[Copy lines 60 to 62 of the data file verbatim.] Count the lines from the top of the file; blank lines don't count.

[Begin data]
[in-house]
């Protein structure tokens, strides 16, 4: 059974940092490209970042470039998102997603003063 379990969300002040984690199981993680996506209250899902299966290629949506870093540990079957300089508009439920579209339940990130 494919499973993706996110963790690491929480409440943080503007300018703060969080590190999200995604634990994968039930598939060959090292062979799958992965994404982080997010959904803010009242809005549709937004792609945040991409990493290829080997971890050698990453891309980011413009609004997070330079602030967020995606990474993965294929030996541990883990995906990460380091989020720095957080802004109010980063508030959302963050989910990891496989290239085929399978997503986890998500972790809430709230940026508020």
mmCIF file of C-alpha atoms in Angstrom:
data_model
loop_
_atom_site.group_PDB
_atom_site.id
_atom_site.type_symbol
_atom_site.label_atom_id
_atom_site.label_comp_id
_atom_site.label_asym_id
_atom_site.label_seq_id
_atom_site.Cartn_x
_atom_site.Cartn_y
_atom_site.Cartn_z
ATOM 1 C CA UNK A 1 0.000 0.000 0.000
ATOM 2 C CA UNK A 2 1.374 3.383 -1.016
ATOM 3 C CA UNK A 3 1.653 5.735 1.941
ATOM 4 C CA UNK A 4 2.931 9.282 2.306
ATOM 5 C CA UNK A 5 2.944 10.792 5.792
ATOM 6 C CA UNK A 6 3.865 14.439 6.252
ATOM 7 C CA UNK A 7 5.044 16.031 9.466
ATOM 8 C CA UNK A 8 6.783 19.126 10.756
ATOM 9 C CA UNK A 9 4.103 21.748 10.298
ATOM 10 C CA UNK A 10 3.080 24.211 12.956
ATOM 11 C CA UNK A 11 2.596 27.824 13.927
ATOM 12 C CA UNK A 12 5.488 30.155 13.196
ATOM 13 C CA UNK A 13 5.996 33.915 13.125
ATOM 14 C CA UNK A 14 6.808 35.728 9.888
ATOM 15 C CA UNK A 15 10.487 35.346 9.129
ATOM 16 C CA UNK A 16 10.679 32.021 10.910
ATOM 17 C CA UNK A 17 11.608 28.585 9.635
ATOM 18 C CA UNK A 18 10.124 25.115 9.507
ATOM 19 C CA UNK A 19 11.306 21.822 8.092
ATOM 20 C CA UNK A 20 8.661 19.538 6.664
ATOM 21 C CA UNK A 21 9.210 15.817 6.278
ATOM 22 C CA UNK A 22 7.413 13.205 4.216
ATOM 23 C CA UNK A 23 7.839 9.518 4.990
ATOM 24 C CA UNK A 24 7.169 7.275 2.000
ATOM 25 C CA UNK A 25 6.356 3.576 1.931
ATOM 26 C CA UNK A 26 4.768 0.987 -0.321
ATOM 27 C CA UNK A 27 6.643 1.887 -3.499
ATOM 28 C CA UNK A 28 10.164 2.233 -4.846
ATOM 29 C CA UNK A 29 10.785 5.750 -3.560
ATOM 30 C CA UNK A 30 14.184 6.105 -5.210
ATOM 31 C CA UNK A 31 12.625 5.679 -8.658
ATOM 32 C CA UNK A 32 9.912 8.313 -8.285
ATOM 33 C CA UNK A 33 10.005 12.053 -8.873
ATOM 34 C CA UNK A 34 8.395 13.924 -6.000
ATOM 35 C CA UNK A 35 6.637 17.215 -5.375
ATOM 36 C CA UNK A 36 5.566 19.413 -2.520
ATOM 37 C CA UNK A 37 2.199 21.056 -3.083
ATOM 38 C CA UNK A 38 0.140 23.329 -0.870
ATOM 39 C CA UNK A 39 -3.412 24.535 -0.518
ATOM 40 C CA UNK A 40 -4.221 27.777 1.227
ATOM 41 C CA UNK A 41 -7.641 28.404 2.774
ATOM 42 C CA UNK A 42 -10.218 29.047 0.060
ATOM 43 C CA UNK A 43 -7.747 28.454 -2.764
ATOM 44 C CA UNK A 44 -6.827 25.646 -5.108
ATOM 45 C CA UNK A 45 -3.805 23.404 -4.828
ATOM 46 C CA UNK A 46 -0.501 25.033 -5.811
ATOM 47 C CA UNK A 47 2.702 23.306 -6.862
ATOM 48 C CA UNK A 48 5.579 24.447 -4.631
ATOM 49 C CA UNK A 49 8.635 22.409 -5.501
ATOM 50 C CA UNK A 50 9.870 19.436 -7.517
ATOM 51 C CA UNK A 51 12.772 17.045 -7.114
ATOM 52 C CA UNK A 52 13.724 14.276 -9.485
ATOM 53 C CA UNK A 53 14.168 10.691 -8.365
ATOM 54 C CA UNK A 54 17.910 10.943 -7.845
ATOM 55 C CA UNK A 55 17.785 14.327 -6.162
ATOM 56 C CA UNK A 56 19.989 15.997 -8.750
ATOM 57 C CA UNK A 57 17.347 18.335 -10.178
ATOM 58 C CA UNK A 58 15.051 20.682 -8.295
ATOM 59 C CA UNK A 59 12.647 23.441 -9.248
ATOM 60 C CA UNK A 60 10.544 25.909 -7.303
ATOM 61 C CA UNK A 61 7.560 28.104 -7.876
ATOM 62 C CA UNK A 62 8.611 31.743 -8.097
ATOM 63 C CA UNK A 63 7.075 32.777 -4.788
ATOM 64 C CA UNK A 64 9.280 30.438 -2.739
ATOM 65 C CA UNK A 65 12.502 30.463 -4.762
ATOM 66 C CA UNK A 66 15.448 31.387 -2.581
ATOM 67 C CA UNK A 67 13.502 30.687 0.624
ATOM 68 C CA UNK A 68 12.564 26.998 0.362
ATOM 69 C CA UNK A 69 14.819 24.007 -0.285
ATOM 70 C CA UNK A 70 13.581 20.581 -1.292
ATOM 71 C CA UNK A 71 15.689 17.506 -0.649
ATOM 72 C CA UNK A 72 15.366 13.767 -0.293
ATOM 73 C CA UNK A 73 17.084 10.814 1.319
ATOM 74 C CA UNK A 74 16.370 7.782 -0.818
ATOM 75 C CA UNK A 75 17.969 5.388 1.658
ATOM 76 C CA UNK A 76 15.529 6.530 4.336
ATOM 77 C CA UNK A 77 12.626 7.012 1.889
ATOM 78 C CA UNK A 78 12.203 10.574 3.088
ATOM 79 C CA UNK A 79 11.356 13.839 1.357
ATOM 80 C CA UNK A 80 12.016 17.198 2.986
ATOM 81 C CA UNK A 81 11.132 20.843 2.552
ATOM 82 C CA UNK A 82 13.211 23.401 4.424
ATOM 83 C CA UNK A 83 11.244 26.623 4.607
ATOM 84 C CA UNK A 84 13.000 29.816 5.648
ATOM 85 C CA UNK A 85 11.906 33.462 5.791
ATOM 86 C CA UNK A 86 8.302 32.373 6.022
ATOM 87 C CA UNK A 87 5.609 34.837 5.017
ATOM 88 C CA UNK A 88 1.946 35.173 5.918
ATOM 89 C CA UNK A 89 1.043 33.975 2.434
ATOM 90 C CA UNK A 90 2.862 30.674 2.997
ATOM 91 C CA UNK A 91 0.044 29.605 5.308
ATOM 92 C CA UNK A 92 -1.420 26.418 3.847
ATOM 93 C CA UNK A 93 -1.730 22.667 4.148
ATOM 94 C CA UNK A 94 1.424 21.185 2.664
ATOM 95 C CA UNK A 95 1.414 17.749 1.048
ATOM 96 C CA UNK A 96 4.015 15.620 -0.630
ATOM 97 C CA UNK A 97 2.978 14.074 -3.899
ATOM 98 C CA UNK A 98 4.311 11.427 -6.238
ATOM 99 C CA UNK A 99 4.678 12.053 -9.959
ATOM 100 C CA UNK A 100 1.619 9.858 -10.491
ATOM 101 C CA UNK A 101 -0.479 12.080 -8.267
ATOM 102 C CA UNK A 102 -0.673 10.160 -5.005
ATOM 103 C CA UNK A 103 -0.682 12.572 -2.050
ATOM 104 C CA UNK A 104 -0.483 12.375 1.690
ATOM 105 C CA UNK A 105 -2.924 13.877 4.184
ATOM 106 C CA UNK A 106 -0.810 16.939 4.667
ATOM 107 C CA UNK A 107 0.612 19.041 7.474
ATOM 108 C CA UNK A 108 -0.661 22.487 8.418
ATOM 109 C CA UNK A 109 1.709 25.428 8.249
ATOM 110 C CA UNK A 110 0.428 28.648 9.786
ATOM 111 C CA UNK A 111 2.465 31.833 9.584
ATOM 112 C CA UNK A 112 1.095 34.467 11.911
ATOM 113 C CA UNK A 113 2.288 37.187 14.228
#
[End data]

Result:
ATOM 45 C CA UNK A 45 -3.805 23.404 -4.828
ATOM 46 C CA UNK A 46 -0.501 25.033 -5.811
ATOM 47 C CA UNK A 47 2.702 23.306 -6.862